A number of wildfires recently in southwest Kansas brought more sobering proof of the threat of tinder-dry conditions and strong winds.
Gov. Jeff Colyer on Sunday issued a declaration of disaster emergency in response to a Stevens County blaze, and noted additional counties could be added to the declaration as response operations continued.
We’re left to expect still more wildfires throughout the region.
An ongoing lack of rain and snow has hurt in a part of the country all too familiar with the toll of such weather. Wildfire damage often is devastating for farmers and ranchers in particular. Grass fires can kill livestock and destroy hay and grass needed for feed, as well as fencing, outbuildings and other structures.
People also should consider the plight of firefighters in such conditions. They often work long hours to rein in the potentially deadly fires that can spread at breakneck speed.
The blazes in southwest Kansas were a needed reminder to use caution at a time so much of the land is bone dry.
Much of the state is under a Red Flag Warning from the National Weather Service due to strong winds and dry conditions. As fires may spread rapidly out of control, Kansas Division of Emergency Management officials encourage citizens to practice fire safety and to stay diligent in preventing wildfires.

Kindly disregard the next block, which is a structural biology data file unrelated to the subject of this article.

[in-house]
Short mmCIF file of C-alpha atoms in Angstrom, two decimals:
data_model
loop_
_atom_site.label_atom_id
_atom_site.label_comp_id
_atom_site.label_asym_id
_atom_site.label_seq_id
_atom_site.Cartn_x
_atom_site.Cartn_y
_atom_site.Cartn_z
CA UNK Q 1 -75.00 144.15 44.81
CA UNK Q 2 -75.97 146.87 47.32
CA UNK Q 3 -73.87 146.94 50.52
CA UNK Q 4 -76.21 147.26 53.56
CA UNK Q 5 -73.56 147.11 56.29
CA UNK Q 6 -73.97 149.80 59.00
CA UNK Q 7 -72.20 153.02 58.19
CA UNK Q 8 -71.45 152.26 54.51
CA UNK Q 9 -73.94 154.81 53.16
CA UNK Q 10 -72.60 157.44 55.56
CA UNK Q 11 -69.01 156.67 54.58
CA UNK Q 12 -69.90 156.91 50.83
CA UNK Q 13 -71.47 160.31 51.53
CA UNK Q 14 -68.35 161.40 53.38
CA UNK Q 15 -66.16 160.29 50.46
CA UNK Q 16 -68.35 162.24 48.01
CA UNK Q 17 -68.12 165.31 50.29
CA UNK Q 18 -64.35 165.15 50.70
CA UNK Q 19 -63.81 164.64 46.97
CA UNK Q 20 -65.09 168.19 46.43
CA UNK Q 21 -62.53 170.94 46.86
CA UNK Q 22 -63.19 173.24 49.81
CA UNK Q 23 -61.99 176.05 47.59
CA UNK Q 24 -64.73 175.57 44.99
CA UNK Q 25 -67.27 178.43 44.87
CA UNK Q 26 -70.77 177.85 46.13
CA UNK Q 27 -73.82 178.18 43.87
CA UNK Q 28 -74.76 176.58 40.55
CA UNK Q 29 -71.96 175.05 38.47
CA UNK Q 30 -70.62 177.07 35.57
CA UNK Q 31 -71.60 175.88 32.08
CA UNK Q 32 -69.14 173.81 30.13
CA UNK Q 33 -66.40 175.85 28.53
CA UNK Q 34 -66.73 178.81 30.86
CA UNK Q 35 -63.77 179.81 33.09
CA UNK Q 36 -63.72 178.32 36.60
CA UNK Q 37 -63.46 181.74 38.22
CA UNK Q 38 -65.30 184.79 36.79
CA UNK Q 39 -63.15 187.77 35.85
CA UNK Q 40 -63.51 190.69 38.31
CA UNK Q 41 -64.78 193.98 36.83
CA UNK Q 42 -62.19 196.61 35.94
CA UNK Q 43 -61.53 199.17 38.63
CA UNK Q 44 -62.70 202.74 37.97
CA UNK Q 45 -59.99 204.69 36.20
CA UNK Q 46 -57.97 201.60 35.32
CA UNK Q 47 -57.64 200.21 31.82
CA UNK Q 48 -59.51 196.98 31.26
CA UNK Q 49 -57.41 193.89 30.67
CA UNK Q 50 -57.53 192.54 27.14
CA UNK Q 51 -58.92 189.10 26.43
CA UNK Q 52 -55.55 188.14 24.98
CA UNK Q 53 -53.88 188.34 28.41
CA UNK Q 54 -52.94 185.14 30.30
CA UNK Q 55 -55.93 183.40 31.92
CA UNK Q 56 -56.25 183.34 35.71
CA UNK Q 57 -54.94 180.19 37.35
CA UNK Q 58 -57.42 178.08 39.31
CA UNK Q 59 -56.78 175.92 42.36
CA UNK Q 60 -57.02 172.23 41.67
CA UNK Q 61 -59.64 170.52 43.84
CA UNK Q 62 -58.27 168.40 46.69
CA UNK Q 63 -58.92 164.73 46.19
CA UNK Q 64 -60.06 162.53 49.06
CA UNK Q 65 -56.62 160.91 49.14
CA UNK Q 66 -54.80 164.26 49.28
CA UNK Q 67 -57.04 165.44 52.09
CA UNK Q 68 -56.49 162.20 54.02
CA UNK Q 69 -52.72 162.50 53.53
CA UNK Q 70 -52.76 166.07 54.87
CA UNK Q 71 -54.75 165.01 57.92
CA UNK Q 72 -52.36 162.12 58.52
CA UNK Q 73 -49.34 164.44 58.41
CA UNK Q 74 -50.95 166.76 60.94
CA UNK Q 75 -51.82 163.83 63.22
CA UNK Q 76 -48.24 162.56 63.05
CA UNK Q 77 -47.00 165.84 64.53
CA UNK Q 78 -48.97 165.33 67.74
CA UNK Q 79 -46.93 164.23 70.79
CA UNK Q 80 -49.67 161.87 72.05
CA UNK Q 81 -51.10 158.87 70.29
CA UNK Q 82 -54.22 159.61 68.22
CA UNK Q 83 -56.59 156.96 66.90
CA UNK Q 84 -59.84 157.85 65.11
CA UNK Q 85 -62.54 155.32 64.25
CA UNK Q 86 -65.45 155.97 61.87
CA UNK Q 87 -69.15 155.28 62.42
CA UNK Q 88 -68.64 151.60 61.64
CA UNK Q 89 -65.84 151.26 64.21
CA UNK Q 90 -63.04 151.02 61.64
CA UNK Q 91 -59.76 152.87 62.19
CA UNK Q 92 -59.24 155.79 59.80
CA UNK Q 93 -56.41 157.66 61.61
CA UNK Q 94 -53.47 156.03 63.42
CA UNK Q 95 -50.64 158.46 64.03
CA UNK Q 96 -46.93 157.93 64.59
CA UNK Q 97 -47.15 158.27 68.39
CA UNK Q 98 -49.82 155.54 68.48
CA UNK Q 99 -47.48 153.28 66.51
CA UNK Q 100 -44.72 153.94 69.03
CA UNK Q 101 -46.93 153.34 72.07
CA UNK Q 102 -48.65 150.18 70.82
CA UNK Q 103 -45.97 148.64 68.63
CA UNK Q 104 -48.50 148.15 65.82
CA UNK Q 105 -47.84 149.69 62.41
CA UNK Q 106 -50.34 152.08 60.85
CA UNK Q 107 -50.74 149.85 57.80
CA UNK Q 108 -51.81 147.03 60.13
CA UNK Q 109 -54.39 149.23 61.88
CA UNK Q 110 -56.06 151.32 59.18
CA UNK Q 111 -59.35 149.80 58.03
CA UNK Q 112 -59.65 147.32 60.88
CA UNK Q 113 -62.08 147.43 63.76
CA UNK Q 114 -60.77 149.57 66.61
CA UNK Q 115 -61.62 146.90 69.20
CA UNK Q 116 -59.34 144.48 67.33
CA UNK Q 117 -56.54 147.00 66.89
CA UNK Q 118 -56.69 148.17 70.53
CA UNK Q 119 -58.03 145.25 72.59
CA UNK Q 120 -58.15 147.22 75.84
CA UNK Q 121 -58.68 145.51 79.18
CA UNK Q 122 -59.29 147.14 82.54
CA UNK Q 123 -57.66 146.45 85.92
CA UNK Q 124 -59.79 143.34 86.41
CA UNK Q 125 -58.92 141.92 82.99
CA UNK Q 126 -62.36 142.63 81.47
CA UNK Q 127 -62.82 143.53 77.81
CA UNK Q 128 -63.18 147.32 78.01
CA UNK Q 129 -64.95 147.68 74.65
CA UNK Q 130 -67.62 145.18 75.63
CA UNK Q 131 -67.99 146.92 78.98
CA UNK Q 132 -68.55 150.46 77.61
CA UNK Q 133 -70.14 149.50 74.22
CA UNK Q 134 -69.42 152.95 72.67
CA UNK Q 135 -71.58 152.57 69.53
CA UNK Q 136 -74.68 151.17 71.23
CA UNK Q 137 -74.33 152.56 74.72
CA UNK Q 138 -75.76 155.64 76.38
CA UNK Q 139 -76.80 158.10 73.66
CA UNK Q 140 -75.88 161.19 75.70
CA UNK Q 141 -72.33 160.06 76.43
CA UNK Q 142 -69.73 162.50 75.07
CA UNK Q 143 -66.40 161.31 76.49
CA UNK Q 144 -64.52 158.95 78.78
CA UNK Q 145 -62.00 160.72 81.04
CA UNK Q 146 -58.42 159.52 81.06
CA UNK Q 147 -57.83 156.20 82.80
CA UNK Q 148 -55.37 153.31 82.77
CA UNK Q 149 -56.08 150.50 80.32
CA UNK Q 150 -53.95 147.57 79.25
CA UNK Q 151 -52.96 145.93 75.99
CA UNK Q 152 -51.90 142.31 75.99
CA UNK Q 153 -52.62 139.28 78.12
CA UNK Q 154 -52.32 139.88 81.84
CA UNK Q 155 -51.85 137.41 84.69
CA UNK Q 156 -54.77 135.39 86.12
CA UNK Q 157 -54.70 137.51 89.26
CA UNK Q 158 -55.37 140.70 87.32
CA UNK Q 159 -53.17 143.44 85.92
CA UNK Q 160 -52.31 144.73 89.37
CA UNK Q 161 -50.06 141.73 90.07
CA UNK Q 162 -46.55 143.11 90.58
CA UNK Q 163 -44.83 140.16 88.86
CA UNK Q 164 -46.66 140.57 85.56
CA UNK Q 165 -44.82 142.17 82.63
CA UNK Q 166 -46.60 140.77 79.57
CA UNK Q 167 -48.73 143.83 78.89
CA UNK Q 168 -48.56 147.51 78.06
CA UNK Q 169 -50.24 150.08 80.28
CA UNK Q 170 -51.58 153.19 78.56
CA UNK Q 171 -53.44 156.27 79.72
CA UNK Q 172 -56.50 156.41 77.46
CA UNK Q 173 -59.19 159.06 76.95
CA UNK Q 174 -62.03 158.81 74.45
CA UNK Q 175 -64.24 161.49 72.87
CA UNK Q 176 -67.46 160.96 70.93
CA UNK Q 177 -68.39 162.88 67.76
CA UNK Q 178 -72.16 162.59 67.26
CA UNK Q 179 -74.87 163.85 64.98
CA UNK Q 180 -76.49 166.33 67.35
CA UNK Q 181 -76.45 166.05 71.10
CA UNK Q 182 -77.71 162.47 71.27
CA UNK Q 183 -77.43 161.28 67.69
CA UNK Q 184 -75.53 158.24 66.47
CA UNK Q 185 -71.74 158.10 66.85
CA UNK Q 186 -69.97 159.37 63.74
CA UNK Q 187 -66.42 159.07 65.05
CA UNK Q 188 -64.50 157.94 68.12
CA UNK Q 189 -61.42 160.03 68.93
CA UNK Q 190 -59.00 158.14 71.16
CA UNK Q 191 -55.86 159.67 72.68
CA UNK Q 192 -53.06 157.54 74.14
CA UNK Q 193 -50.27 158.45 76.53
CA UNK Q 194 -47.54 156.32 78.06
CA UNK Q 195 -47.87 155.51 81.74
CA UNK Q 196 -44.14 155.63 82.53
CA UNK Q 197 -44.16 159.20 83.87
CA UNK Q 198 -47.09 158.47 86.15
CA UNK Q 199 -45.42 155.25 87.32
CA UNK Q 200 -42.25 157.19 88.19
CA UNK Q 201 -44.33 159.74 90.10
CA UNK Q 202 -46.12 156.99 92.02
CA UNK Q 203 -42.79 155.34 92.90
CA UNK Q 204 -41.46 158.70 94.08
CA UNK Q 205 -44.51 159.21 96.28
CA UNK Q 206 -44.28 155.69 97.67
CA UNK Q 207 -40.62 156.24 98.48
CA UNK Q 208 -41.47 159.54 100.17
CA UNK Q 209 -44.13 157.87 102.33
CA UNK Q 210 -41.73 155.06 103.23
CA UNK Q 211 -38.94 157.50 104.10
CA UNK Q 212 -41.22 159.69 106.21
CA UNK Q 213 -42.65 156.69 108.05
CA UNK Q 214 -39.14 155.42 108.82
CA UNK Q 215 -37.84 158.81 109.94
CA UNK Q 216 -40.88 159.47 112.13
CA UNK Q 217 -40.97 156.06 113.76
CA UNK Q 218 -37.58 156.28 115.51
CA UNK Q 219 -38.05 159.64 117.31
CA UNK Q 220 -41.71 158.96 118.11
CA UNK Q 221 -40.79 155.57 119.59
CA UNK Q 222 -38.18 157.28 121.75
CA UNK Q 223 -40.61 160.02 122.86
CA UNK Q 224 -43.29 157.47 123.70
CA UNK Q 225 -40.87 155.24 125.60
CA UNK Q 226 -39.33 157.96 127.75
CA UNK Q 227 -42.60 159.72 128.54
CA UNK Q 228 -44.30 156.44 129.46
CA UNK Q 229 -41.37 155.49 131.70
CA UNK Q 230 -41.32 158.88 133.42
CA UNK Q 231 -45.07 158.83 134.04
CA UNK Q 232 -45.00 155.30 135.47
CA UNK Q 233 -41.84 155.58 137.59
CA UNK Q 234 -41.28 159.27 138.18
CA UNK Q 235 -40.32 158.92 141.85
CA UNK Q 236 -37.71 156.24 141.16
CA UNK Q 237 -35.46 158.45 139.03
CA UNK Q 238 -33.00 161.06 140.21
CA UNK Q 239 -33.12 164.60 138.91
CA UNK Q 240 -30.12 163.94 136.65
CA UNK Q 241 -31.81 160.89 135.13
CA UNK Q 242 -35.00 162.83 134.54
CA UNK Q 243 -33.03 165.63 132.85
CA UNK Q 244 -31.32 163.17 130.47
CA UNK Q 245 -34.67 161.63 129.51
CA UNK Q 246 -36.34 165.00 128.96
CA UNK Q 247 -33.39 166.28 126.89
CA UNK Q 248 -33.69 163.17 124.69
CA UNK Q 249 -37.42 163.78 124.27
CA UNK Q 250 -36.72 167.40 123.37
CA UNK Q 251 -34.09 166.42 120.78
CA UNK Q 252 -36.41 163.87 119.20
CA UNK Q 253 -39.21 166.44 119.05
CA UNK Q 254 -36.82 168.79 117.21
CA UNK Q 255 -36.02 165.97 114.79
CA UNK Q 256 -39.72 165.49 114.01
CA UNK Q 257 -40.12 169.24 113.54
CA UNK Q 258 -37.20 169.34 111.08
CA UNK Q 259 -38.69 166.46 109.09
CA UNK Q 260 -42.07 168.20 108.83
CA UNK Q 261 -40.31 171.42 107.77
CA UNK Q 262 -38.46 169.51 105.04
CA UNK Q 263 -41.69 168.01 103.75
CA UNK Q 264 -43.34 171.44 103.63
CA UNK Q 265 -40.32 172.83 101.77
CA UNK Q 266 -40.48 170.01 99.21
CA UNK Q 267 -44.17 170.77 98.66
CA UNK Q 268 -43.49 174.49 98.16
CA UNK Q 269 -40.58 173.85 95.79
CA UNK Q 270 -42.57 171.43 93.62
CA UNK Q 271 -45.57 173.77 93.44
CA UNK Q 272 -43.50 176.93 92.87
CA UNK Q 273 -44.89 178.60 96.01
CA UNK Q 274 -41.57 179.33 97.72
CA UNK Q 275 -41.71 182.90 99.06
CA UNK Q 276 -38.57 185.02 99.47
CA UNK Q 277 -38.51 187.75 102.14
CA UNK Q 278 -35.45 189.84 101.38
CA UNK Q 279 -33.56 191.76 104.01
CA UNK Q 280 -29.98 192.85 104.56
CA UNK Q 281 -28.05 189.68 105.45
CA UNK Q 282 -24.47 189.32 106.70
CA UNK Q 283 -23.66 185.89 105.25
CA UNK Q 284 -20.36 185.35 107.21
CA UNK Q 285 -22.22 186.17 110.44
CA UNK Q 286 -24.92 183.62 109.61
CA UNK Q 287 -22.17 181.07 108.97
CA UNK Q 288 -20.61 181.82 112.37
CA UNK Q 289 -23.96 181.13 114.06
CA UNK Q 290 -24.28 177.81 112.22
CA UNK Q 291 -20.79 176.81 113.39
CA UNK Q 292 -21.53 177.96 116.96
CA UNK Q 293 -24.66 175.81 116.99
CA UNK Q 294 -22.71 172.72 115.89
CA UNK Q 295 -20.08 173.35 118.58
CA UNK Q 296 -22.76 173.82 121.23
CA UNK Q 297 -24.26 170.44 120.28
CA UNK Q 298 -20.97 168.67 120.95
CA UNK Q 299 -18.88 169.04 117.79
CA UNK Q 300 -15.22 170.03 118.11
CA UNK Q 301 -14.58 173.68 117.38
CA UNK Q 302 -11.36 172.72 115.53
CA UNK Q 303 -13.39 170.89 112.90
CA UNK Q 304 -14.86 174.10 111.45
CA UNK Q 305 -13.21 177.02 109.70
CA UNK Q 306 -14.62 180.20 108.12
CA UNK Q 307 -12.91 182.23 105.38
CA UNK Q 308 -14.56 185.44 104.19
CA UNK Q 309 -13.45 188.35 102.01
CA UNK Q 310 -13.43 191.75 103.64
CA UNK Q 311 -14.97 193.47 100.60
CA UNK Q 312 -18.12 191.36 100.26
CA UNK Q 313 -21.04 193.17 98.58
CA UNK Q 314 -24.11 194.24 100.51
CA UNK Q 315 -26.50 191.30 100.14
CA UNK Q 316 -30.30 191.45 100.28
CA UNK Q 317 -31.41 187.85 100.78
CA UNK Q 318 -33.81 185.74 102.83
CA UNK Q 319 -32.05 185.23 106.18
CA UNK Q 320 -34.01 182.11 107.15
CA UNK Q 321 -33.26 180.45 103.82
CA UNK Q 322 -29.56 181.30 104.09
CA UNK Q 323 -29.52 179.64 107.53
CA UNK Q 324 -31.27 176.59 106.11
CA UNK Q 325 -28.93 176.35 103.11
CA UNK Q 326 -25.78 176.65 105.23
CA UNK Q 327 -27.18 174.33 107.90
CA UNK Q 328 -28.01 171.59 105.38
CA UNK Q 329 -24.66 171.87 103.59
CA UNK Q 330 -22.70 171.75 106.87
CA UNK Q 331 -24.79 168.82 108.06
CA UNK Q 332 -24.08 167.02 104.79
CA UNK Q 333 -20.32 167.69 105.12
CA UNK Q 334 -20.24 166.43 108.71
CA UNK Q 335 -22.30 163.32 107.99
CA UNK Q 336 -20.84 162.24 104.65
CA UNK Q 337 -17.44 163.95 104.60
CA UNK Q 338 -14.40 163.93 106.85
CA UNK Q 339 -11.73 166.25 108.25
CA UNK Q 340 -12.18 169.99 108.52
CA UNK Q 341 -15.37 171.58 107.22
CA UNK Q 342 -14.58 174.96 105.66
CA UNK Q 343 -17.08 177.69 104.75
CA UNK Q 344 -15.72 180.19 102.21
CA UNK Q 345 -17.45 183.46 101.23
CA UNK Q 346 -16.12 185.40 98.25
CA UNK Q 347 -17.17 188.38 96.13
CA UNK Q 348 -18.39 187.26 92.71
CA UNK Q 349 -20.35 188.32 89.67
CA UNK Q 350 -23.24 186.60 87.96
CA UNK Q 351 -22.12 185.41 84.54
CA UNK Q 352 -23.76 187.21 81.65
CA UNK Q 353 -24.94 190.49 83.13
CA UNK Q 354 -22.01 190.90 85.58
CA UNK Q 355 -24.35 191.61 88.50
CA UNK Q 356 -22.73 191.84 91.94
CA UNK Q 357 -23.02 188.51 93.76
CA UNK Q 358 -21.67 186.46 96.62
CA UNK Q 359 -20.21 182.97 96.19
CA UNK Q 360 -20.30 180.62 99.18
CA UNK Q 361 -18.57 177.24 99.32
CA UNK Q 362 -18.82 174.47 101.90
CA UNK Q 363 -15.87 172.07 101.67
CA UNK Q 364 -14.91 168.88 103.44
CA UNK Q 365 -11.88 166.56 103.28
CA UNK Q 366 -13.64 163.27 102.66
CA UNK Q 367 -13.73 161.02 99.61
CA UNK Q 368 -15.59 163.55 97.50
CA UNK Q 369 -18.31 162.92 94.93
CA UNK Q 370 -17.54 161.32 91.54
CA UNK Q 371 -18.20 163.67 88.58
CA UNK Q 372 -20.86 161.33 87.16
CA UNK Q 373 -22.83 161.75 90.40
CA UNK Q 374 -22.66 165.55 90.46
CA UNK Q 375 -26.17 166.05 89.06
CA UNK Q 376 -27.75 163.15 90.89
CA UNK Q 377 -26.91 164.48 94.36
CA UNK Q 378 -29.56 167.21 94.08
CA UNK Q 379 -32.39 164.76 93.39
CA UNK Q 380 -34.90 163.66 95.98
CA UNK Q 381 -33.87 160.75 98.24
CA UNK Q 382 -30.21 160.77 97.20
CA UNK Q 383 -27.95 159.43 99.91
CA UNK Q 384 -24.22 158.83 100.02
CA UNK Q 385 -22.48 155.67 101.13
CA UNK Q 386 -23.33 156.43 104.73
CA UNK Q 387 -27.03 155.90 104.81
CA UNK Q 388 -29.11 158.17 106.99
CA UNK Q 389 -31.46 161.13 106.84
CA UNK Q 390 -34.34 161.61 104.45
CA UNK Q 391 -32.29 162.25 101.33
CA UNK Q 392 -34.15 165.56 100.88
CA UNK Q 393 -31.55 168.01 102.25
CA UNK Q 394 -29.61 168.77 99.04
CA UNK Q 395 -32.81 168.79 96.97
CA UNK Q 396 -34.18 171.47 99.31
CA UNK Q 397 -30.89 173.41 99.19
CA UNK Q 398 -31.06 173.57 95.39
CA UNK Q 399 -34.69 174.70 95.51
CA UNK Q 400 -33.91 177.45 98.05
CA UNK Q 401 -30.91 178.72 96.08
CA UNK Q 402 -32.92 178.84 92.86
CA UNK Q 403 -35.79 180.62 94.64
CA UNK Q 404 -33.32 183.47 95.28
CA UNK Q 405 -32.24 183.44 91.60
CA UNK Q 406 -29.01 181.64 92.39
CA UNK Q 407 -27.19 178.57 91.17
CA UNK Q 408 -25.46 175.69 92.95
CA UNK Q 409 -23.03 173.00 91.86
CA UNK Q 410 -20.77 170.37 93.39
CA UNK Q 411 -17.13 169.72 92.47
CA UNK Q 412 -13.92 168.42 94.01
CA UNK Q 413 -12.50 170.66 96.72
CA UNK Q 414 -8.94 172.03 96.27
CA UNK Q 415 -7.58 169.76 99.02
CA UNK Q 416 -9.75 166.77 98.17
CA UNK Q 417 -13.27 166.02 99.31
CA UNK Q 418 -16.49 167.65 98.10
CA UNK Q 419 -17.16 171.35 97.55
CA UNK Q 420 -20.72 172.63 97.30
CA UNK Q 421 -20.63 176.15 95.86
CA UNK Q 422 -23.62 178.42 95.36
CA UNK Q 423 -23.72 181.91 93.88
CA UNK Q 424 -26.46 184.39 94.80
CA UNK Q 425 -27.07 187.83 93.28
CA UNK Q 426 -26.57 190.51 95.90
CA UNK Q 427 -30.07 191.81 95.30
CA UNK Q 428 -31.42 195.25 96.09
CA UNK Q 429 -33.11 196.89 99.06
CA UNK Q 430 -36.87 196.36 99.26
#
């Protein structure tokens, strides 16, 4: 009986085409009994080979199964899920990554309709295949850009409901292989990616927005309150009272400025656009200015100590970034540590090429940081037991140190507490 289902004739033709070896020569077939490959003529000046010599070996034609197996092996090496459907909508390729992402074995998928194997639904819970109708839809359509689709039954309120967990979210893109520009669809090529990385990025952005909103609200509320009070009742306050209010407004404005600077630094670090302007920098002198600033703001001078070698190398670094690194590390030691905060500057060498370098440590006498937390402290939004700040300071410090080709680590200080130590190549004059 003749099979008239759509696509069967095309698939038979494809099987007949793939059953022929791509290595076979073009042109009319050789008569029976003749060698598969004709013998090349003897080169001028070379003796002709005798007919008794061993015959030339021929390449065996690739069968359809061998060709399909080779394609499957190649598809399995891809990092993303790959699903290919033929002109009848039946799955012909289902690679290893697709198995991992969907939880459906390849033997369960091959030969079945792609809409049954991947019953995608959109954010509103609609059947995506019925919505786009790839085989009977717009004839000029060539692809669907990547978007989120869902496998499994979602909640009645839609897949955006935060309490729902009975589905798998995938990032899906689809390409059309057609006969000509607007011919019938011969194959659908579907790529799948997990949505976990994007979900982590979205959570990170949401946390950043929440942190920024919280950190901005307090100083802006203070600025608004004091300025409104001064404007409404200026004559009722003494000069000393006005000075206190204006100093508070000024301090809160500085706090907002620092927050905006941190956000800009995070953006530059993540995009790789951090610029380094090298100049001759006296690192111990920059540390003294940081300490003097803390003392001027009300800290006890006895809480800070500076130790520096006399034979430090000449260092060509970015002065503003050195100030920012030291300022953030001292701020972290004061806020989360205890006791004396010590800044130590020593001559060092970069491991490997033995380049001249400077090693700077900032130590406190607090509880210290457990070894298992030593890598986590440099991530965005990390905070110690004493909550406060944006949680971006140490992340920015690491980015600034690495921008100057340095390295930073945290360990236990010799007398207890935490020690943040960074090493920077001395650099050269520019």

Practically all grass fires are caused by human activity.
Use common sense. Don’t throw burning cigarettes from moving vehicles. Avoid driving vehicles across dry grass, or using work equipment in dry fields. Welding or brush hogging, for example, can trigger a blaze.
Be careful at home, as well. Outdoor grills and lawnmowers can lead to trouble.
Everyone in western Kansas should know it takes only one spark to ignite a serious grass fire that can destroy property and endanger lives.
Even when the seemingly relentless wind dies down — and it will — the threat will persist. The weather forecast for southwest Kansas shows little relief ahead in terms of badly needed moisture.
As always with persistent drought, everyone should be on alert. One careless act could cause the kind of dire situation that puts many emergency responders and others in harm’s way.
— GateHouse Kansas